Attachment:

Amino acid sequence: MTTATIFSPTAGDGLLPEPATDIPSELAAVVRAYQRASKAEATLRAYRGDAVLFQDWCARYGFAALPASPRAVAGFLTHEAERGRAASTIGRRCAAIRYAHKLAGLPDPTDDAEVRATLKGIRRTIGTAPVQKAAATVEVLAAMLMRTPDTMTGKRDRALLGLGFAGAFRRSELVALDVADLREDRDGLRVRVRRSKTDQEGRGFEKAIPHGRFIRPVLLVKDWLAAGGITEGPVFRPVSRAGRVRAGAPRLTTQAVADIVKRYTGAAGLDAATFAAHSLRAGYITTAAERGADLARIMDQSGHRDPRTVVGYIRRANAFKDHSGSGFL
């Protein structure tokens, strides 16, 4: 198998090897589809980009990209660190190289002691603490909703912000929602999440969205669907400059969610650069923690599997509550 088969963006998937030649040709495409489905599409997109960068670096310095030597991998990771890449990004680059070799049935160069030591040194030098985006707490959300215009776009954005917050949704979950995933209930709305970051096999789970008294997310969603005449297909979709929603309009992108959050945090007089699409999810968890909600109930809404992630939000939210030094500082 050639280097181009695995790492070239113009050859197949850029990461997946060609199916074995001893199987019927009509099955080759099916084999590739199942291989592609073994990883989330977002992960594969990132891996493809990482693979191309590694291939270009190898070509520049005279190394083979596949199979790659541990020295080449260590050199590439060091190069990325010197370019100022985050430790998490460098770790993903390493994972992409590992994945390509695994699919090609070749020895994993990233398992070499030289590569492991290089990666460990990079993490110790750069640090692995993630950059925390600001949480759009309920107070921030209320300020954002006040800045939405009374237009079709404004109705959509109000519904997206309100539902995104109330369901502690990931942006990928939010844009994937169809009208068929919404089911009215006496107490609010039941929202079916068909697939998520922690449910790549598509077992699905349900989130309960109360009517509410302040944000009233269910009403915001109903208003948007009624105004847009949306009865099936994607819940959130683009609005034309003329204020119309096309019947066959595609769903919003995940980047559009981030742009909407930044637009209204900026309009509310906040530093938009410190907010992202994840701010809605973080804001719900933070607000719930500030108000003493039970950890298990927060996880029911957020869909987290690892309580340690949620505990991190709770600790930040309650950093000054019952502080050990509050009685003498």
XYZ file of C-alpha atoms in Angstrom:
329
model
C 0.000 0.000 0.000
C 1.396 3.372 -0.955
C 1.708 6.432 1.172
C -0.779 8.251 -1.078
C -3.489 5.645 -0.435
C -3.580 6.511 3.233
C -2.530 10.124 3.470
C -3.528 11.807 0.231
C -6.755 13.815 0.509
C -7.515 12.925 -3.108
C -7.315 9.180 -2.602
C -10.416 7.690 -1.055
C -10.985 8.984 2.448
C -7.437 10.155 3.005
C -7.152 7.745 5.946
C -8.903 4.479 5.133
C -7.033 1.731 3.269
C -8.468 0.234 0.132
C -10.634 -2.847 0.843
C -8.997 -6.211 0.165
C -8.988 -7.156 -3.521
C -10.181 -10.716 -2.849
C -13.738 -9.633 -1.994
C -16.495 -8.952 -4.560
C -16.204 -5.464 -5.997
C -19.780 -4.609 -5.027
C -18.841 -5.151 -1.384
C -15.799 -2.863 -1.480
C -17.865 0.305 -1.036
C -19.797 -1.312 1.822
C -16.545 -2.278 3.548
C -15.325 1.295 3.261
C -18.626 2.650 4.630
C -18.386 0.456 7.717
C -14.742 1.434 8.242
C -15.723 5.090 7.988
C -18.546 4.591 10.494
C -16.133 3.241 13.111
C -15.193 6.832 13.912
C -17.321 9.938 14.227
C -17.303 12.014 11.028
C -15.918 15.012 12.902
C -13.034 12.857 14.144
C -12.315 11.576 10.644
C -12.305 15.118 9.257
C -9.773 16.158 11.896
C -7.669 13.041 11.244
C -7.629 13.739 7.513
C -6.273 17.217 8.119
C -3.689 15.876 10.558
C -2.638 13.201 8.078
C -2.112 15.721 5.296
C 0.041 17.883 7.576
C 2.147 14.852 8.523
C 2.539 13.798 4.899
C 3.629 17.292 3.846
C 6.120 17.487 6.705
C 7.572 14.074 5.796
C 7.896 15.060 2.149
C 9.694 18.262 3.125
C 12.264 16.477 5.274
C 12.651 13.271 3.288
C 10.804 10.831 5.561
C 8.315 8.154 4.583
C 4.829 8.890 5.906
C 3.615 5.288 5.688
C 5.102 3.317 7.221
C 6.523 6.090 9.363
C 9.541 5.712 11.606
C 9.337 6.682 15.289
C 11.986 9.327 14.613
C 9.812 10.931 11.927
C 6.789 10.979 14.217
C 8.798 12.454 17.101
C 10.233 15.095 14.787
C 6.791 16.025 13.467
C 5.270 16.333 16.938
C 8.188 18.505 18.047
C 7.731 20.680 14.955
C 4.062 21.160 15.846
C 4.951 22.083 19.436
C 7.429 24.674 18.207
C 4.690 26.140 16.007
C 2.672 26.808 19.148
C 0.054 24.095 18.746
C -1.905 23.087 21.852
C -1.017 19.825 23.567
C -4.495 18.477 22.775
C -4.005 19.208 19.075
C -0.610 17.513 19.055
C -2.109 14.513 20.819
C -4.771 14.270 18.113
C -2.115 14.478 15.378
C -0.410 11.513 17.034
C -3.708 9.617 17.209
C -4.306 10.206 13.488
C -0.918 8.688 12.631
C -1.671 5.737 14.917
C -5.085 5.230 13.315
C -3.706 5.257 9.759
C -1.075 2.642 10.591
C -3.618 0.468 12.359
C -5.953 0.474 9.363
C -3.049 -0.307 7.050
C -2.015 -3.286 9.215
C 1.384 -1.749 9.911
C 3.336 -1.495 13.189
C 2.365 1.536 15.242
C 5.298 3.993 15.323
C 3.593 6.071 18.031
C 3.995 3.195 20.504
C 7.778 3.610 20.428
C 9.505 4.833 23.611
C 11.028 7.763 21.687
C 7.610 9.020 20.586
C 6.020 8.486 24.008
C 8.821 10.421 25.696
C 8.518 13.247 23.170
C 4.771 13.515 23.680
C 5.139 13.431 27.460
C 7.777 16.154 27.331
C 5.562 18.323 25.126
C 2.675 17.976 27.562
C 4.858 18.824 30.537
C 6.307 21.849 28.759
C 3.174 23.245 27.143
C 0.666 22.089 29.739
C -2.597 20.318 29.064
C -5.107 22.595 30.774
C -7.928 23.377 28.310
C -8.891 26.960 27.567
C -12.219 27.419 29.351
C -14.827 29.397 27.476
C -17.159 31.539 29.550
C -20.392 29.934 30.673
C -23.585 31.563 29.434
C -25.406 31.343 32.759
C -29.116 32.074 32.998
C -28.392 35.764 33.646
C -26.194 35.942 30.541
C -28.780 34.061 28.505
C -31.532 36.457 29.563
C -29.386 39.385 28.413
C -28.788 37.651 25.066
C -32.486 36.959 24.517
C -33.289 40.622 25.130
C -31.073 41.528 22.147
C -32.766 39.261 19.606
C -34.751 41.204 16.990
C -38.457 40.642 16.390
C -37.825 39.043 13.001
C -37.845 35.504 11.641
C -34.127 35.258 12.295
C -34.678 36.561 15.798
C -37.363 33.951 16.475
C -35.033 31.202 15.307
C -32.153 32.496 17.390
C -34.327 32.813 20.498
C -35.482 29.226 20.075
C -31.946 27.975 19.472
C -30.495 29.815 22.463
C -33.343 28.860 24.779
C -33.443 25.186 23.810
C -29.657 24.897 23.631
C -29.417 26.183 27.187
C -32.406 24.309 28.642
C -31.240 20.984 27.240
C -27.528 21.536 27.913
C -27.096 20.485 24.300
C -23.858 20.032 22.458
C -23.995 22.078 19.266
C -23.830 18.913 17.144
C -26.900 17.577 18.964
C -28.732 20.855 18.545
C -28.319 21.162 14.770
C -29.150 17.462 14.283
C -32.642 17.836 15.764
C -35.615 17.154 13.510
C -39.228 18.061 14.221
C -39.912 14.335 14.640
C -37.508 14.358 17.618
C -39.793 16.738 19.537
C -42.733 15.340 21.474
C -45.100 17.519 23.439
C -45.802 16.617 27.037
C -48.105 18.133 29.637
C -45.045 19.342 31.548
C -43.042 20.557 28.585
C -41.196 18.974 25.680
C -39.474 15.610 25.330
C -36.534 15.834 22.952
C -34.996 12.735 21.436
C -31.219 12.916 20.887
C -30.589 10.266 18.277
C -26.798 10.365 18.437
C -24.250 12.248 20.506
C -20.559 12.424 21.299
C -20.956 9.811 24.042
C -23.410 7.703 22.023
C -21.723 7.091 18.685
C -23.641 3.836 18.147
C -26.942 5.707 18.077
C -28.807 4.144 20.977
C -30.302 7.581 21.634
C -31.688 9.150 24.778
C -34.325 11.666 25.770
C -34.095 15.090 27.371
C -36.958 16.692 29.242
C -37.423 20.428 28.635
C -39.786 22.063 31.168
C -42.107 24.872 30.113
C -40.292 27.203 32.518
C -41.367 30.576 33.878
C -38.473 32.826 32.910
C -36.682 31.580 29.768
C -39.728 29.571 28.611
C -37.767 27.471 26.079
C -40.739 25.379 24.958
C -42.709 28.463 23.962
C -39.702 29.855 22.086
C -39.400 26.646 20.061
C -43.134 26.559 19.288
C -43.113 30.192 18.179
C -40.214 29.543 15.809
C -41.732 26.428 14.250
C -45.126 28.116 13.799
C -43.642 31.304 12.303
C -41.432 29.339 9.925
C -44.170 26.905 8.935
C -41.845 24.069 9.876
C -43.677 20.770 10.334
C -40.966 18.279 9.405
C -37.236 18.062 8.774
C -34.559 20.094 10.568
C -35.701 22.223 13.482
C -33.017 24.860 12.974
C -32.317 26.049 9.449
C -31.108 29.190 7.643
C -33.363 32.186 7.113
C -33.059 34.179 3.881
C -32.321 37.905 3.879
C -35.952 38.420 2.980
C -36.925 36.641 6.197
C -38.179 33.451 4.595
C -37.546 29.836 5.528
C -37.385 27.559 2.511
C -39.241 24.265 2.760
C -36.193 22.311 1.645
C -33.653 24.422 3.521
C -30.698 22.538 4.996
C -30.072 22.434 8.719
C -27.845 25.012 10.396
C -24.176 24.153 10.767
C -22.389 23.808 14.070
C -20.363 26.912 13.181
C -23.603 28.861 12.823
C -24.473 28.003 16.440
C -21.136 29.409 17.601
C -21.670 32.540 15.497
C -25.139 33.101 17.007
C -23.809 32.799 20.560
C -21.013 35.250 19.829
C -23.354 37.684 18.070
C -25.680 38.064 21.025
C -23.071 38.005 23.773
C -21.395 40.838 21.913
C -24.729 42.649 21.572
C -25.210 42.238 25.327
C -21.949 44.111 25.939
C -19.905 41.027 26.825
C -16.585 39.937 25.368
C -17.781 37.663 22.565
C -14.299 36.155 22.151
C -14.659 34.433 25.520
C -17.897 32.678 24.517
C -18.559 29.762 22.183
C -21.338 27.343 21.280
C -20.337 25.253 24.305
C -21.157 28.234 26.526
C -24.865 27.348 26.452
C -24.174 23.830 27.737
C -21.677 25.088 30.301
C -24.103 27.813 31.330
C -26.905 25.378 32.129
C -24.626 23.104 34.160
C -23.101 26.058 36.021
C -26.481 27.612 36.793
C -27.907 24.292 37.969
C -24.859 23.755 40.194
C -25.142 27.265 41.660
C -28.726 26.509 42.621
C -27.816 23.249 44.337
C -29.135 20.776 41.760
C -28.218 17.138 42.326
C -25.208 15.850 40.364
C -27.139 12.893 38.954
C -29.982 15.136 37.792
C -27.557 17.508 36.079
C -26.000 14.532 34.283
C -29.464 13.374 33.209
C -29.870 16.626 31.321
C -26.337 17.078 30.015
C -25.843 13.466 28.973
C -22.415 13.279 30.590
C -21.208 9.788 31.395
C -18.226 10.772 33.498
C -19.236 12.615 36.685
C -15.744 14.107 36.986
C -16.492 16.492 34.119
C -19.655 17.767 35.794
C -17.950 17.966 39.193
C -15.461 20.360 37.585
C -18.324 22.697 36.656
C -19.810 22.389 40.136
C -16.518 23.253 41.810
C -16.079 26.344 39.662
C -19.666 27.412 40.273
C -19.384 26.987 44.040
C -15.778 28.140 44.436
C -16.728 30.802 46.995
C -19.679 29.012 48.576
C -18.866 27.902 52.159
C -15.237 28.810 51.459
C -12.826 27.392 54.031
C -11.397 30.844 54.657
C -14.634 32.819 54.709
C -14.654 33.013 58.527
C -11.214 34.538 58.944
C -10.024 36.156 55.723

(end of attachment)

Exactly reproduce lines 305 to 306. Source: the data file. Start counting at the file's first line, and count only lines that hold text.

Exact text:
C -29.464 13.374 33.209
C -29.870 16.626 31.321